Before it celebrates its 55th anniversary of independence from British rule in November 2021, the prosperous West Indies nation will make history by becoming the first country in almost three decades to sever ties with the British royal family and become a republic.

Queen Elizabeth II, who is the head of state in the UK and 15 other Commonwealth realms, including Canada, Australia and New Zealand, will be dropped as monarch by Barbados next year. The Caribbean nation will be the first country in nearly 30 years to make such a move, but they are more than ready.

“The time has come to fully leave our colonial past behind,” Barbados Governor General Sandra Mason said in a speech on Tuesday. “Barbadians want a Barbadian head of state. This is the ultimate statement of confidence in who we are and what we are capable of achieving.”

The plan is to be fully sovereign by the country’s 55th anniversary of its independence next November, and it is something that can definitely be achieved.

According to CNN, a spokesperson for the royals informed them that the process is in the hands of Barbados and its citizens. Such moves have been made in the past, with Mauritius being the last to do so in 1992.

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Why Barbados wants to become a republic

After Barbados became independent in 1966 after 341 years of British rule, it chose to retain a formal link with the British royal family, as did other self-governing Commonwealth nations such as Canada and Australia.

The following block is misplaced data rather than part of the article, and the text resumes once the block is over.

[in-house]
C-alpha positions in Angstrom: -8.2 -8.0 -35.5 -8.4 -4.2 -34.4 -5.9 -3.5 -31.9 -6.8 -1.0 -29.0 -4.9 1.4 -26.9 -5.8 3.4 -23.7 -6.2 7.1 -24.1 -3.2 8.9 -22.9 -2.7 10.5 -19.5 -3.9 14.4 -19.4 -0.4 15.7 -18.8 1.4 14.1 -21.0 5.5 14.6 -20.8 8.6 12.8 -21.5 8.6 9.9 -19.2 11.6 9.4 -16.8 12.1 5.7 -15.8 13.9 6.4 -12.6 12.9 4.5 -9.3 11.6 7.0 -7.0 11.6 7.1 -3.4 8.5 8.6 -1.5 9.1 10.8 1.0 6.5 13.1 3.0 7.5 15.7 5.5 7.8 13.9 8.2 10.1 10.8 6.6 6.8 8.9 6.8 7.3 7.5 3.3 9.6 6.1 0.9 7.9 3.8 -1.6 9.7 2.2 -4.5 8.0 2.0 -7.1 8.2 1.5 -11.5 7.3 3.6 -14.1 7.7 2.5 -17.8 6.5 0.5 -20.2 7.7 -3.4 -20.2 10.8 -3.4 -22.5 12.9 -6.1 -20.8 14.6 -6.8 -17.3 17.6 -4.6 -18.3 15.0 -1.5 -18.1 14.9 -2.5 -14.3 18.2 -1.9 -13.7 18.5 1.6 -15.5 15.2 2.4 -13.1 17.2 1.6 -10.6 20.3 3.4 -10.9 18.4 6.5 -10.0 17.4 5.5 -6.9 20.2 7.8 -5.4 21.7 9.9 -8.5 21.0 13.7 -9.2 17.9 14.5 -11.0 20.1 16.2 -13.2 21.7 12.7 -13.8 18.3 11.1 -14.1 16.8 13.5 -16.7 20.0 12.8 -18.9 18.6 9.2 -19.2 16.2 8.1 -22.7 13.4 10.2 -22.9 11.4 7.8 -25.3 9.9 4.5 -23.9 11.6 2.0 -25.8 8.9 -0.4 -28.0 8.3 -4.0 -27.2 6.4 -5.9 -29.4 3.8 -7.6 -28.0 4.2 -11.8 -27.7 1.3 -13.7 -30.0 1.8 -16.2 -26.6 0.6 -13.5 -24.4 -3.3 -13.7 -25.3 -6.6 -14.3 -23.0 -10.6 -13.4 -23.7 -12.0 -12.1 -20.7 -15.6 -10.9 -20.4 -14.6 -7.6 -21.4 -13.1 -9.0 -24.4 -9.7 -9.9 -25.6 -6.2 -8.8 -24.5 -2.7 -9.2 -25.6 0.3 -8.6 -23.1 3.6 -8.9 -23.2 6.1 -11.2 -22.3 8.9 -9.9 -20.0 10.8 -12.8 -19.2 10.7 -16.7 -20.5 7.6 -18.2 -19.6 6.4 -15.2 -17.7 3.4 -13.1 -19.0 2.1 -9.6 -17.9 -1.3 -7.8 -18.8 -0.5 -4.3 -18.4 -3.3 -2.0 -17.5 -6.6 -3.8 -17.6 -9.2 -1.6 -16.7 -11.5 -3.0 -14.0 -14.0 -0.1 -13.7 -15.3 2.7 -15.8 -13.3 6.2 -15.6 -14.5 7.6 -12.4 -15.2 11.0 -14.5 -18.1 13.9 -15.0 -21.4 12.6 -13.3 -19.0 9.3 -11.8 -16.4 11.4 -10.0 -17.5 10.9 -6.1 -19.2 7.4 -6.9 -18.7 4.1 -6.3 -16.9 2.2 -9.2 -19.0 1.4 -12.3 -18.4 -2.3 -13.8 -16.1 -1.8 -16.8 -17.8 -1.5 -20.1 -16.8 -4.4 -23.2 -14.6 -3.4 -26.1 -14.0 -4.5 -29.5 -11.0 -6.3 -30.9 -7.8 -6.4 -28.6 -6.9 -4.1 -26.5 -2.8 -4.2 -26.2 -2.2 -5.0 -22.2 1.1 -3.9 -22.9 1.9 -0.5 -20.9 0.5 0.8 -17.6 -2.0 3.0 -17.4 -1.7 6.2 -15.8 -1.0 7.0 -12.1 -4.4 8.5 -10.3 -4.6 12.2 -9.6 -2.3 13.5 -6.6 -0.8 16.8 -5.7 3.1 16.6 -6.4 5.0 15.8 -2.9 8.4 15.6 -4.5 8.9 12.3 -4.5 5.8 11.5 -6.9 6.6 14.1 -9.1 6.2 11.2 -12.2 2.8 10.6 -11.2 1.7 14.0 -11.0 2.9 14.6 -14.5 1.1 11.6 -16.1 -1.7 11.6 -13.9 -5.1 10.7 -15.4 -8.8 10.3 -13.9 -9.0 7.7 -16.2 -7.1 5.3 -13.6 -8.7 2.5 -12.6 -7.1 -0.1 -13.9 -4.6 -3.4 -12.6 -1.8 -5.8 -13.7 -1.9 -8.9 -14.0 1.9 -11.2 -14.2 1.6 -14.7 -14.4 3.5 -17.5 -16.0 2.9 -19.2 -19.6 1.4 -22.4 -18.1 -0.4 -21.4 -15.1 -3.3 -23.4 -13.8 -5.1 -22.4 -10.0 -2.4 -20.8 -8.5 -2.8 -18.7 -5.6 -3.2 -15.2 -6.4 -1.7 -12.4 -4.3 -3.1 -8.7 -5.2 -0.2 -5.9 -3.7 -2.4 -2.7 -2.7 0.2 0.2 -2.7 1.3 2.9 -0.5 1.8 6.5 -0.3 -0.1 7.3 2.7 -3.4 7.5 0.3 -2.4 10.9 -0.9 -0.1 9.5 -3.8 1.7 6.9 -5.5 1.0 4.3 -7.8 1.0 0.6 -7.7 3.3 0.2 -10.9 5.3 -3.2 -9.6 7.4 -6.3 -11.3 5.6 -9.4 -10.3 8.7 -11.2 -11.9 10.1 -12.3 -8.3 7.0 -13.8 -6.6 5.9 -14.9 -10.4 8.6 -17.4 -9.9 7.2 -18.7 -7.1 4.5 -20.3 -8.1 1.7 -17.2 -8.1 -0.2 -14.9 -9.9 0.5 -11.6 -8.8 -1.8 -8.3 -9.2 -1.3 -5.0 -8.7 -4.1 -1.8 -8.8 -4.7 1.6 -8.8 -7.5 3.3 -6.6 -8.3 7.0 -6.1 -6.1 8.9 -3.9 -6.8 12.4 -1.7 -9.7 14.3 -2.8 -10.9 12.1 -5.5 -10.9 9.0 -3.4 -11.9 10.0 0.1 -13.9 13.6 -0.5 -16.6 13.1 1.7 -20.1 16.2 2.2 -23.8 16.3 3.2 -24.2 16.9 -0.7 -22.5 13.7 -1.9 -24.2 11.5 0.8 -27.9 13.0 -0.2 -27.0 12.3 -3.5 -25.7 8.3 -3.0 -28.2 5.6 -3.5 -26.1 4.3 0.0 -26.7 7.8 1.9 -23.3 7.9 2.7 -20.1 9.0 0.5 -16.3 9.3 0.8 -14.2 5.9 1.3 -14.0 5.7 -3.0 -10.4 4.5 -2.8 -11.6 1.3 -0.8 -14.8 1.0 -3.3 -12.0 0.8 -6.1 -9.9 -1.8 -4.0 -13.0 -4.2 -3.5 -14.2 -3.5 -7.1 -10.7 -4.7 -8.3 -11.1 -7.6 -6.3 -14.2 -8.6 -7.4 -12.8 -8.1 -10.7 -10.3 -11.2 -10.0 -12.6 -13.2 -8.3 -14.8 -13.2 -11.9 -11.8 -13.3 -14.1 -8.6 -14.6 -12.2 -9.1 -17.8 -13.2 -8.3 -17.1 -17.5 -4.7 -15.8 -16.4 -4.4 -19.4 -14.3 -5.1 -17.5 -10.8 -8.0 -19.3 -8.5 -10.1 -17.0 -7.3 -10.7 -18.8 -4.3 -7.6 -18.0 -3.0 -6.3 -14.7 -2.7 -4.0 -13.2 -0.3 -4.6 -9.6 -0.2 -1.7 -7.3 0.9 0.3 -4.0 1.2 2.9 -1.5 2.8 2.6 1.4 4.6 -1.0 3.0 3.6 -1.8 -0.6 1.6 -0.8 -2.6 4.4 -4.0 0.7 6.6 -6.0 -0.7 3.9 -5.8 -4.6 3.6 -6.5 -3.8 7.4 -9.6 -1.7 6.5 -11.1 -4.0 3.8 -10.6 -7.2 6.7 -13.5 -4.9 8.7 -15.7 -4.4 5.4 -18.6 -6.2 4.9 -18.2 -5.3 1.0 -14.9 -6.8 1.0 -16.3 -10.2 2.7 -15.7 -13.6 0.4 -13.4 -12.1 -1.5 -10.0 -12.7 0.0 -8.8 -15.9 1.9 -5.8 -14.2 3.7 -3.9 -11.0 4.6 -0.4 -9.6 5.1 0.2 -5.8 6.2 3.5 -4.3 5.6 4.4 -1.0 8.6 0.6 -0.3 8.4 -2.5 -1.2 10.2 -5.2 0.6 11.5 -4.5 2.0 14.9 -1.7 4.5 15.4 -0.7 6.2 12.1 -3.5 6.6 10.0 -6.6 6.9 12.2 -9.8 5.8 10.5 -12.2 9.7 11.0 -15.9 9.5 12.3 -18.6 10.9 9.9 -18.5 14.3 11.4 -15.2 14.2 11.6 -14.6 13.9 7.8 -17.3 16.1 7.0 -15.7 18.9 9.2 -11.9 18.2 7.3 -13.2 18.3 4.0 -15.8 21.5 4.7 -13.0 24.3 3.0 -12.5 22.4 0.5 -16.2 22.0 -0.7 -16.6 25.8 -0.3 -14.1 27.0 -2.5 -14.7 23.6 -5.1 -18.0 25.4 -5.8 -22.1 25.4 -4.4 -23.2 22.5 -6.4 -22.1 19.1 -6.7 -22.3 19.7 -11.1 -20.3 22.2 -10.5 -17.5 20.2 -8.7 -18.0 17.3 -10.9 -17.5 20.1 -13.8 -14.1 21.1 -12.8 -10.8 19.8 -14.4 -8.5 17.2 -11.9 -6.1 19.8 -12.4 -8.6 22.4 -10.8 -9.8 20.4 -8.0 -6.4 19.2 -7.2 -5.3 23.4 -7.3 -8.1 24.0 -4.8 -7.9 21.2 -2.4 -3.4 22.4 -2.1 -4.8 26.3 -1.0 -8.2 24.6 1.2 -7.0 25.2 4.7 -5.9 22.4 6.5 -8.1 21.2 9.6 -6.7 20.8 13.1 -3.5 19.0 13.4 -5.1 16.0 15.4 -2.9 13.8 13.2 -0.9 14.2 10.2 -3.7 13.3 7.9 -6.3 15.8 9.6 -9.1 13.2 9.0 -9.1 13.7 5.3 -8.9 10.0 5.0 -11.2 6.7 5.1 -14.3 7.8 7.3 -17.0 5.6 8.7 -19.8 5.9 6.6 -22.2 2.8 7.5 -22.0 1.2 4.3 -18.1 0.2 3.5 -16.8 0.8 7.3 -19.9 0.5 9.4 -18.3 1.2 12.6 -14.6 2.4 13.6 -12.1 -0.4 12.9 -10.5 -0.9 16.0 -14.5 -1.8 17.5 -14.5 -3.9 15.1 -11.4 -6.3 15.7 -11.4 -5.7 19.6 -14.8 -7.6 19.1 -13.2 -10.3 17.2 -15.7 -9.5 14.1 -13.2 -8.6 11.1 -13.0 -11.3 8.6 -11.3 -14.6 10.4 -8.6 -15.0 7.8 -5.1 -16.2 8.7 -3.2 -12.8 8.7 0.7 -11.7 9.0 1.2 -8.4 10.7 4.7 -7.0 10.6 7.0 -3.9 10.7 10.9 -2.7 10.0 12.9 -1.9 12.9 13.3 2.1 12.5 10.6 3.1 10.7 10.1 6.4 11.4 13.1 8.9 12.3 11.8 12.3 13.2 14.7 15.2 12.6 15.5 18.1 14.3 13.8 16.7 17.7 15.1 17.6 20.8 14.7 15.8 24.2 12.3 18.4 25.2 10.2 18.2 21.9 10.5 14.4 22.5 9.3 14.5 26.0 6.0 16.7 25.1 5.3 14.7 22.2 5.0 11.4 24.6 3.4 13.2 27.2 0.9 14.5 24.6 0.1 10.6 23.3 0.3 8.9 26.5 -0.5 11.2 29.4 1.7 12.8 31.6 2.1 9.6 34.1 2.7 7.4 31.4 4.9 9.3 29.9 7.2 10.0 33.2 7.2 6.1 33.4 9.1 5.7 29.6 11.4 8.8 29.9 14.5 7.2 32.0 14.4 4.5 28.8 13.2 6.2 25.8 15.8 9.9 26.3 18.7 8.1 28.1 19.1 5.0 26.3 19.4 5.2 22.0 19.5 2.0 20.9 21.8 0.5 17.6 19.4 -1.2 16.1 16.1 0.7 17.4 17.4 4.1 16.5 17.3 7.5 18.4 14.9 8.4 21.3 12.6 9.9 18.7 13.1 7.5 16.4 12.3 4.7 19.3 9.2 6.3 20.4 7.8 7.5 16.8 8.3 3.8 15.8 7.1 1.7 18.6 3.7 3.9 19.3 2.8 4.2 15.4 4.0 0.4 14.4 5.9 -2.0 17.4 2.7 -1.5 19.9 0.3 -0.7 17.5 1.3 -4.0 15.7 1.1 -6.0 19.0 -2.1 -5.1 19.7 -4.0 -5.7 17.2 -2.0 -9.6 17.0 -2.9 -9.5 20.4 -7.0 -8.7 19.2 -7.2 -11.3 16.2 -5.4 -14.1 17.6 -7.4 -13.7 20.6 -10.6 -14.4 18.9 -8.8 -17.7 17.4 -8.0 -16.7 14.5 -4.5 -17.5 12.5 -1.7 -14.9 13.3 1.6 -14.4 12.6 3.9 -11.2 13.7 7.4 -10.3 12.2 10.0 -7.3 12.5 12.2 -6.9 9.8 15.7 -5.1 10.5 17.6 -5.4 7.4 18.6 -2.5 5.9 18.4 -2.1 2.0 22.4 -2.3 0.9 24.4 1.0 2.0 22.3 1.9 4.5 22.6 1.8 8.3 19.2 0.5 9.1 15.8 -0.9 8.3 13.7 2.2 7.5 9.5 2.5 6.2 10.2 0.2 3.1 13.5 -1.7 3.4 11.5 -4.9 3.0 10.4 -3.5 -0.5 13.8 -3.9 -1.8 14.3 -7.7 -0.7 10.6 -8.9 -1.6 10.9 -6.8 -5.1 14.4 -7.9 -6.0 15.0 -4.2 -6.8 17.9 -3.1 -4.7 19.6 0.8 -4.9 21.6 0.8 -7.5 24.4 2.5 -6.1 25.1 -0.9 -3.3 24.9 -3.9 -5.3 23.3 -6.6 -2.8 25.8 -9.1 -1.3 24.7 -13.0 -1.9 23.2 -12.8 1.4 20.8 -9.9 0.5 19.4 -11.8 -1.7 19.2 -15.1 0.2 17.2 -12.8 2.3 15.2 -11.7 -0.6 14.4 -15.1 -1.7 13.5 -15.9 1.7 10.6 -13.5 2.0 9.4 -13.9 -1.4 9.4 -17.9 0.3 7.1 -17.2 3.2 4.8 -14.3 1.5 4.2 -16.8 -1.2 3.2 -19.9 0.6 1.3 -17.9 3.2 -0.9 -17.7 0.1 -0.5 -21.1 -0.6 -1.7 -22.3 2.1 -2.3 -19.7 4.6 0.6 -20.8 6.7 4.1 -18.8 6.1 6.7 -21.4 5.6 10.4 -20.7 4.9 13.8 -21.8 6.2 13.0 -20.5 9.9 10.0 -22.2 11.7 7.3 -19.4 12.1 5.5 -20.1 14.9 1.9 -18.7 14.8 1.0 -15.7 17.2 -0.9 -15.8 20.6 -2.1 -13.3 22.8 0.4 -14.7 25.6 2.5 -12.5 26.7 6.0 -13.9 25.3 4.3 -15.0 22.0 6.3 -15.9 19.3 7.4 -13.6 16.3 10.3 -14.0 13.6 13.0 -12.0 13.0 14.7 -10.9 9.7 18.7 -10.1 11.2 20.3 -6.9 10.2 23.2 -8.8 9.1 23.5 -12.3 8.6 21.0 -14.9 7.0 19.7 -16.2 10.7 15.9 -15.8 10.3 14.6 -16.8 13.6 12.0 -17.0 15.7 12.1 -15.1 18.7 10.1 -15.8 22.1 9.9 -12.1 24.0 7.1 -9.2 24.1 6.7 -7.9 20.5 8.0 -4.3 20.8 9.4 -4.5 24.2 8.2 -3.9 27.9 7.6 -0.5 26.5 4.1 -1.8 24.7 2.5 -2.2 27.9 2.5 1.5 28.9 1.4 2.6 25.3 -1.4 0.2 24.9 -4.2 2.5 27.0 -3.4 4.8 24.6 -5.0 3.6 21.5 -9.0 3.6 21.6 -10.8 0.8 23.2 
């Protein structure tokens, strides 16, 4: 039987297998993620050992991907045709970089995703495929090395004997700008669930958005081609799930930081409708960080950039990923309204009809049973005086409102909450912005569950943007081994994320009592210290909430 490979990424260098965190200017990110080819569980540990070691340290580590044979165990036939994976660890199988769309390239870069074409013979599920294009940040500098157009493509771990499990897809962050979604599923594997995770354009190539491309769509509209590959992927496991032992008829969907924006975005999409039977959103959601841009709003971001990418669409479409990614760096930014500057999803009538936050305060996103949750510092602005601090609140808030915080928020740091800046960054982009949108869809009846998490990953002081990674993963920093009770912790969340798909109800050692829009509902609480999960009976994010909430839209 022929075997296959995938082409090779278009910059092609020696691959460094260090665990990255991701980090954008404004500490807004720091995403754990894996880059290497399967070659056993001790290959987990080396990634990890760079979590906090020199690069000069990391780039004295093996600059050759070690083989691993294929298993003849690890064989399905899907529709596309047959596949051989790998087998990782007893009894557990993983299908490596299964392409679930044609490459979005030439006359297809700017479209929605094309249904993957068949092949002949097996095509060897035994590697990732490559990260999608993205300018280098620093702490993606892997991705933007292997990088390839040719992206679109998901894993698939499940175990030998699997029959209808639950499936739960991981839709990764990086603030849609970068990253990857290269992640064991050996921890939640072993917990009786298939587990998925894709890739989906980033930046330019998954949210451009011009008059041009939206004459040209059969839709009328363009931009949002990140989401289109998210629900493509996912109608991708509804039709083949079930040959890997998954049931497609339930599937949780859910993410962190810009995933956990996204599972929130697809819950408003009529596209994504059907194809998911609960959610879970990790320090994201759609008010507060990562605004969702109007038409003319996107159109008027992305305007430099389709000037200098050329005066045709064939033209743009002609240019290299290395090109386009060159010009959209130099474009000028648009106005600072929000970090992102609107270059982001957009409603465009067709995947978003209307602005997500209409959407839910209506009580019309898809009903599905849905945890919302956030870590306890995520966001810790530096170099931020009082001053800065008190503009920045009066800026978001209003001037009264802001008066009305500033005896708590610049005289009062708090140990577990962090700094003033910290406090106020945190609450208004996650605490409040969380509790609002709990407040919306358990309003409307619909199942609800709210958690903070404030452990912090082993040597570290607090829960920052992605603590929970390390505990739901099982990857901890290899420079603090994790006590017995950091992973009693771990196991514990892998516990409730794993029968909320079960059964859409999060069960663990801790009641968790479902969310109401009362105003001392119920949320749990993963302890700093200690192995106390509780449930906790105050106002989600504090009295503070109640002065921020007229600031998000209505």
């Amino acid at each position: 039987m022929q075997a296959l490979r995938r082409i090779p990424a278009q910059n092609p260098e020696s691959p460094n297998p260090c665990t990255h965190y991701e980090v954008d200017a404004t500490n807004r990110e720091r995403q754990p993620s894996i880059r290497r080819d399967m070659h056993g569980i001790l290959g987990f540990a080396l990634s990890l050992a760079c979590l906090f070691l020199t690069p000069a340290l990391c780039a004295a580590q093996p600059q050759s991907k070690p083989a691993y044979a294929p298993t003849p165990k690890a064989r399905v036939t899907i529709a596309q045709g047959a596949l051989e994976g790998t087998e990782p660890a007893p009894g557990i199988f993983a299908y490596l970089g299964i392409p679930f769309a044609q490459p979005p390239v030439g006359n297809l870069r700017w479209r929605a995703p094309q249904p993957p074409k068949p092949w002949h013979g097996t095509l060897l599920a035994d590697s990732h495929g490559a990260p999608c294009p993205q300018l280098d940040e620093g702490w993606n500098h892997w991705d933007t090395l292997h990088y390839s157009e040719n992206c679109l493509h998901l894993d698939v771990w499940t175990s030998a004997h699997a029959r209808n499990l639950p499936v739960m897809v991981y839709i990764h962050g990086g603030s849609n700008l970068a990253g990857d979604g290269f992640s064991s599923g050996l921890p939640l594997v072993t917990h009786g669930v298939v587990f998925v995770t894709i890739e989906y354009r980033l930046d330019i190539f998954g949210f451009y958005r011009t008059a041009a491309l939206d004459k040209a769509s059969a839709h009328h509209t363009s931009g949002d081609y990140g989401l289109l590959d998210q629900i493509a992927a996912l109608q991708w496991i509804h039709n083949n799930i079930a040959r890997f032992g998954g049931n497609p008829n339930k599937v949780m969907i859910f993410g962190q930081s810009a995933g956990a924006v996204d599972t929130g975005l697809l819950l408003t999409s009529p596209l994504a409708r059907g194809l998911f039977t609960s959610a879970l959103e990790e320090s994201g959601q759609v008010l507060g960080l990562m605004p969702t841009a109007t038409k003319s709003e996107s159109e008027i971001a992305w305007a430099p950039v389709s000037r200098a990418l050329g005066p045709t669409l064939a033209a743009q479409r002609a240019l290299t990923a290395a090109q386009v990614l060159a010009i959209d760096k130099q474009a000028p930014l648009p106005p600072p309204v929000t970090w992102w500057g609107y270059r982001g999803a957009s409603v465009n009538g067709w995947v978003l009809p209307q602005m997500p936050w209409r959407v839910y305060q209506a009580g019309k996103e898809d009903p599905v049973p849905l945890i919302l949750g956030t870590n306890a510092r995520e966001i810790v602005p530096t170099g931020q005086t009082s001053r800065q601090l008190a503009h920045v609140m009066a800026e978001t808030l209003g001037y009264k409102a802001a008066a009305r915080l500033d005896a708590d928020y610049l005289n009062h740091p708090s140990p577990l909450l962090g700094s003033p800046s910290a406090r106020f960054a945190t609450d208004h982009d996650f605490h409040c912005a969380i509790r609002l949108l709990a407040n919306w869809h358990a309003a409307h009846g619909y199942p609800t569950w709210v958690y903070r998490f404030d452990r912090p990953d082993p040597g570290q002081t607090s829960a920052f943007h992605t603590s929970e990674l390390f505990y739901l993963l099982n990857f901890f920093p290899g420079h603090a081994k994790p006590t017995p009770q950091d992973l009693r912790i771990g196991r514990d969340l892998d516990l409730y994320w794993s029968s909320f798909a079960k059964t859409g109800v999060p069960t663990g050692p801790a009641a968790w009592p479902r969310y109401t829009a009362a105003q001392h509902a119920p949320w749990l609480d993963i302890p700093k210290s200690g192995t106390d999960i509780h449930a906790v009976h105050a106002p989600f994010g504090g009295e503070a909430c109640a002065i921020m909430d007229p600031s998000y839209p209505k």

However, the decision to not sever ties completely was not without controversy, and even the first prime minister of Barbados, Errol Barrow, said that the country should not “loiter on colonial premises”. In 1998, a constitutional review commission in the country recommended that Barbados become a republic. Before Prime Minister Mottley, the move was also championed by her predecessor Freundel Stuart.

So, this week’s announcement does not come as a surprise to Britain, and both the British royal family and the UK foreign ministry have reacted by saying that the decision was up to the people of Barbados.

The Caribbean nation is, however, expected to remain a member of the Commonwealth of Nations, the 54-nation club of mostly former British colonies which is led by the queen, and includes India.

The Governor-General of Barbados, who represents the Queen at formal events, said in the Tuesday speech on behalf of the nation’s ruling government, “Barbadians want a Barbadian Head of State. This is the ultimate statement of confidence in who we are and what we are capable of achieving. Hence, Barbados will take the next logical step toward full sovereignty and become a Republic by the time we celebrate our 55th Anniversary of Independence.”

 

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